City Takes Steps to Conserve Reservoir
Recent precipitation fails to erase rain deficit; Susquehanna River to be tapped.
“This is by no means a water emergency," says Acting Public Works Director Shirley A. Williams. "We are basically conserving some of our reservoir water and using the Susquehanna while the river is running high."
Beginning December 18, Baltimore City will begin withdrawing 50 million gallons of water a day from the Susquehanna River. The announcement was made by Acting Public Works Director Shirley A. Williams.
Since June 7, when reservoirs were 99% full, water reserves have steadily decreased. Now reservoirs are at 66% full. Therefore, as stewards of the metropolitan water supply, the Department of Public Works has decided to begin drawing water from the Susquehanna River in anticipation of continued dry weather patterns.
Average water use for the City’s 1.8 million customers in the Baltimore region is 265 million gallons per day. In the summer, water demand often increases to over 300 million gallons daily.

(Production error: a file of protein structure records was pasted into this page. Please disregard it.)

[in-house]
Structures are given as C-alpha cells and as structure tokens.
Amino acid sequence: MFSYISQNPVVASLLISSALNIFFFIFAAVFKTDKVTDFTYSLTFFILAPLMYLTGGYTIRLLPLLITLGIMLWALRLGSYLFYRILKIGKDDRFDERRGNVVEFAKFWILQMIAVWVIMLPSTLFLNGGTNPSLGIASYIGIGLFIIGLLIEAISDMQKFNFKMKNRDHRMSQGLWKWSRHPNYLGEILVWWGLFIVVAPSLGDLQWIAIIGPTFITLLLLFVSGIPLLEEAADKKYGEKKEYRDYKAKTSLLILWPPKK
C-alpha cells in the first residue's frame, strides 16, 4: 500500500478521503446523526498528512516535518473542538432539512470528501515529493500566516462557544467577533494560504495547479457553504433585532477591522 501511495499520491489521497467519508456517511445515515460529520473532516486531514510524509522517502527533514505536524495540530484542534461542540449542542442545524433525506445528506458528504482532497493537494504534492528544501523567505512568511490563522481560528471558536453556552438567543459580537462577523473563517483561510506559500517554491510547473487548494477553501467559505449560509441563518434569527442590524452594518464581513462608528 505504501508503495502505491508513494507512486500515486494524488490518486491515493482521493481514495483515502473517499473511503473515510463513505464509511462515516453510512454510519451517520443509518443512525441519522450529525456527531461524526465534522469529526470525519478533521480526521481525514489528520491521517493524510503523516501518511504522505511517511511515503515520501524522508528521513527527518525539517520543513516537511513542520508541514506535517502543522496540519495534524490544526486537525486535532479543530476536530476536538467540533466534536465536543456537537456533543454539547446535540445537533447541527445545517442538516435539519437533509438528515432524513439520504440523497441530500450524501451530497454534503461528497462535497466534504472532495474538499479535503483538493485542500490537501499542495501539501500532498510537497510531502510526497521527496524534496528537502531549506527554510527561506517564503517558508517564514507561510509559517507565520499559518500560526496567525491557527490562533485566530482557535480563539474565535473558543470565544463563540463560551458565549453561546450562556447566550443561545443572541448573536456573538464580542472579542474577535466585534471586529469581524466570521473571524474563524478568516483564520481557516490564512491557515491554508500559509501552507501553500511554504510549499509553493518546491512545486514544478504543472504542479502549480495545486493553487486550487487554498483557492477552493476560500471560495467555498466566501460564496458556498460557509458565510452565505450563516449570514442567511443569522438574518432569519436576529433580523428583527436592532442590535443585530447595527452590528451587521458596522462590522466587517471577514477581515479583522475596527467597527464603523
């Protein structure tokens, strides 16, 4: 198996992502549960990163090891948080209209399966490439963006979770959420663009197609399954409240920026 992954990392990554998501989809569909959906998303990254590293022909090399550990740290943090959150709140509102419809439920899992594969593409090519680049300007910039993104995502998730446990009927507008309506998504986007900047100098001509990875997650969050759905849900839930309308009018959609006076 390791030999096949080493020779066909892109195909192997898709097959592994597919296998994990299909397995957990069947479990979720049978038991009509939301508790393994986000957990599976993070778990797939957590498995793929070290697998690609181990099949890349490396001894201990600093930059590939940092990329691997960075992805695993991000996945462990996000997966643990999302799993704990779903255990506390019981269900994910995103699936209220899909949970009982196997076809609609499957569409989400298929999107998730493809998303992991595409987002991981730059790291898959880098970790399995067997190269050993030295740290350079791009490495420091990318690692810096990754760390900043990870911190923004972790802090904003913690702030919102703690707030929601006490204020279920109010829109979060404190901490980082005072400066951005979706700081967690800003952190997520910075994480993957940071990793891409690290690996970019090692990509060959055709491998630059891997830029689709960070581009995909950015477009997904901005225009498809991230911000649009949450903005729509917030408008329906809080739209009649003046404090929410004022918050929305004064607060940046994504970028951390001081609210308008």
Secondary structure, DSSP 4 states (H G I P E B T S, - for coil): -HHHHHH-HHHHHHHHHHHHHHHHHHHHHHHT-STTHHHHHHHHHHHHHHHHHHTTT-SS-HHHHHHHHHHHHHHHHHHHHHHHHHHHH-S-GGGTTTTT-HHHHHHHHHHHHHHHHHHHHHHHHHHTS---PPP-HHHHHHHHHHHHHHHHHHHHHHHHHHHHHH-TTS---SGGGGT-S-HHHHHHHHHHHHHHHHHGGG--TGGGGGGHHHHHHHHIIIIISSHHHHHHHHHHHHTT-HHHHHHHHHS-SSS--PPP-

Williams urges those who receive water bills from Baltimore City to voluntarily reduce water use by 5%. In a prepared statement to the press, she said, “This is by no means a water emergency. We are basically conserving some of our reservoir water and using the Susquehanna while the river is running high. The water quality is excellent. By doing this we hope to avoid shortages come warm weather, and all citizens can help by using water wisely.”
To conserve water, Williams suggests the following:
- Do not take extended showers. Even a one or two minute reduction can save up to 700 gallons per month.
- Only use washing machines when you have full loads.
- Wipe rather than rinse dinnerware before placing in the dishwasher. Fill the dishwasher before running it.
- Don't defrost frozen foods with running water. Place frozen items in the refrigerator overnight or defrost them in the microwave.
- Do not continuously run the water when shaving or brushing your teeth.
- Fix leaks around your home and business.
For more ways to conserve water, go
Copyright © 2007 The Baltimore Chronicle. All rights reserved.
Republication or redistribution of Baltimore Chronicle content is expressly prohibited without their prior written consent.
This story was published on December 12, 2007.